As first line pharmacologic therapy, SSRIs with minimal effects on CYP450 isoenzymes may be preferred, such as citalopram and sertraline. Open trials of the SSRIs sertraline, paroxetine, and fluoxetine and the SNRI venlafaxine suggest that many patients with epilepsy may experience remission of their symptoms of depression (Kanner et al., 2000).
The only prospective randomized, double-blind, placebo-controlled trial of antidepressants in epilepsy was reported in 1985 by Robertson and Trimble (1985). The efficacy of amitriptyline, nomifensine, and placebo were compared in 42 patients with epilepsy and depression. Despite a 50% improvement in the mean BDI and Hamilton Depression Rating Scale (HAMD) scores after treatment, similar degrees of improvement in the placebo arm resulted in no significant difference between groups at 6 weeks. Small patient sample sizes in each treatment group limited the interpretation of the trial results. Of note, no difference was observed in seizure rates between groups placed on TCA or placebo.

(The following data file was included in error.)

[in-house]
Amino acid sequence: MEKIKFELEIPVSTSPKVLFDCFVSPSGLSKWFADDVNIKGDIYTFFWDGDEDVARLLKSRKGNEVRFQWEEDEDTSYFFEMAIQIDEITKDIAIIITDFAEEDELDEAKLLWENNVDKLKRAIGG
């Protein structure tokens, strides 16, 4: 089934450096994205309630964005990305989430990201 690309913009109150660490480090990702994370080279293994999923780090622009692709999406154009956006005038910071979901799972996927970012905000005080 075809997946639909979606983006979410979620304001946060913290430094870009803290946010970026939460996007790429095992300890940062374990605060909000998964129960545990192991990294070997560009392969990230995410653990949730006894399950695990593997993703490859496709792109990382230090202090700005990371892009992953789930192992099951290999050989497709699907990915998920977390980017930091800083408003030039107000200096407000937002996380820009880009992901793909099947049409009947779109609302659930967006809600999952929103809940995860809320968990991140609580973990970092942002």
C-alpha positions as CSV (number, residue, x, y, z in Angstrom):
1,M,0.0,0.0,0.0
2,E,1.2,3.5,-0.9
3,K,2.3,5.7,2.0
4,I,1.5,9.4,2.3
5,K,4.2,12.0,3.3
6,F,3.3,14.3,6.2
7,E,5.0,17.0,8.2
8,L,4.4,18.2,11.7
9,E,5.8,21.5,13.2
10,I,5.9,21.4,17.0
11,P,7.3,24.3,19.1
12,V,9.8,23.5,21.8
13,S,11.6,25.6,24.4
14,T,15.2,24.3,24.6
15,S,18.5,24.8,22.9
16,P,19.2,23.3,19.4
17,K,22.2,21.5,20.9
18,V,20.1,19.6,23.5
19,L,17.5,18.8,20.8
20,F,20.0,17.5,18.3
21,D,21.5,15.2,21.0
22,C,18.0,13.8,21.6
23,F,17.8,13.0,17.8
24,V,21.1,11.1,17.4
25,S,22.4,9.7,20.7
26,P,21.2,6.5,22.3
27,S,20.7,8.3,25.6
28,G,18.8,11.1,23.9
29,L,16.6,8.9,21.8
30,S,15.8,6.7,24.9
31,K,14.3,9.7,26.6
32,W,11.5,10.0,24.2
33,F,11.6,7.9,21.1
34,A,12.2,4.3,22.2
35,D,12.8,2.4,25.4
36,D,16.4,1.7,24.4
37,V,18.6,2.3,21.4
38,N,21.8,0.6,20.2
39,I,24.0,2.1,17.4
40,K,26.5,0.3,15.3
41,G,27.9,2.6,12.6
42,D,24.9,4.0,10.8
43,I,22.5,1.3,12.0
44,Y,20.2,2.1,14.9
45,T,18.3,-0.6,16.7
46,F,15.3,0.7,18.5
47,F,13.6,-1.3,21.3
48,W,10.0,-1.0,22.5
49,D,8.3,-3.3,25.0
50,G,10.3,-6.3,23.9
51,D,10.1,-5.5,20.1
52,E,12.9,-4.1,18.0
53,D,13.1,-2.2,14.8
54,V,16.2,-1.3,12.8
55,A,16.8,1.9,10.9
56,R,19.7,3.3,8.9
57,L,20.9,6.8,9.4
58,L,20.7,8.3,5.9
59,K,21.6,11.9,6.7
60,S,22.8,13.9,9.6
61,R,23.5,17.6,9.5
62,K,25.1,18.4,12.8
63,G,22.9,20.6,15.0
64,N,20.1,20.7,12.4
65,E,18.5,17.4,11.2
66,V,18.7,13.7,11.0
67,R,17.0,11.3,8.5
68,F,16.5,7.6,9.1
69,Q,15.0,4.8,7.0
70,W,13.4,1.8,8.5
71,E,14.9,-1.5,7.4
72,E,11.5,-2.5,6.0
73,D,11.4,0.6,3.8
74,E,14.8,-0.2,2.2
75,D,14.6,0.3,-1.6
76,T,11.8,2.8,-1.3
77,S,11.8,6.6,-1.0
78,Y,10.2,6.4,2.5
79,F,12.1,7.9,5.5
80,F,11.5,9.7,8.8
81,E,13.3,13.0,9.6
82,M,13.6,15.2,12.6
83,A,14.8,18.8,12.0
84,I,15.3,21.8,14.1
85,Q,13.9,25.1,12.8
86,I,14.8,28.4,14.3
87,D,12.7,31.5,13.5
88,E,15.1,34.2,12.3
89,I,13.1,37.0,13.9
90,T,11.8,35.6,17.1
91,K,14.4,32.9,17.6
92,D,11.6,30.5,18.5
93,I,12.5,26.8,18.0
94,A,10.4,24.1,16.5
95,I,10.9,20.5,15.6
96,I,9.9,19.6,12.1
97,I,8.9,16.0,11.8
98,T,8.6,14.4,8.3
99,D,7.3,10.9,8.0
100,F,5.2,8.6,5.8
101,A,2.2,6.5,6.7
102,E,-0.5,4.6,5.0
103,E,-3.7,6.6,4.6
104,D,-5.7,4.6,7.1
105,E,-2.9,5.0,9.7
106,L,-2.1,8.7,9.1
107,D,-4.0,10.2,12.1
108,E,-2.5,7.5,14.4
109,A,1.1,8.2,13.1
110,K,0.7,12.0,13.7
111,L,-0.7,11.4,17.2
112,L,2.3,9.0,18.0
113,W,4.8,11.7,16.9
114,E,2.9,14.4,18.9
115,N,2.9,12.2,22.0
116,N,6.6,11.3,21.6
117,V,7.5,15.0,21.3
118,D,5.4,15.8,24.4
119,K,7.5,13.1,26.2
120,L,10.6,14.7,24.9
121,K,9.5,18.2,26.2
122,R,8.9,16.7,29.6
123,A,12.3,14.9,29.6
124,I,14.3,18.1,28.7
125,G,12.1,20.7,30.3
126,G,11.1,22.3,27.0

Blumer conducted an open label, uncontrolled study involving the addition of an SSRI to patients with interictal affective disorder previously refractory to a TCA, followed over a 20-month period (Blumer, 1997). Within the limitations of the study, treatment was felt to be highly satisfactory with 15 of 22 patients becoming good to excellent responders.
An uncontrolled study by Hovorka et al. (2000) sought to assess the efficacy and safety of the SSRI citalopram in 43 depressed patients with epilepsy. A significant decrease in HAMD scores was observed after 4 weeks and 8 weeks of treatment. There were 28 (65.1%) responders after 8 weeks, all with a decrease on the HAMD of greater than 50%. No seizure worsening was observed in any patient.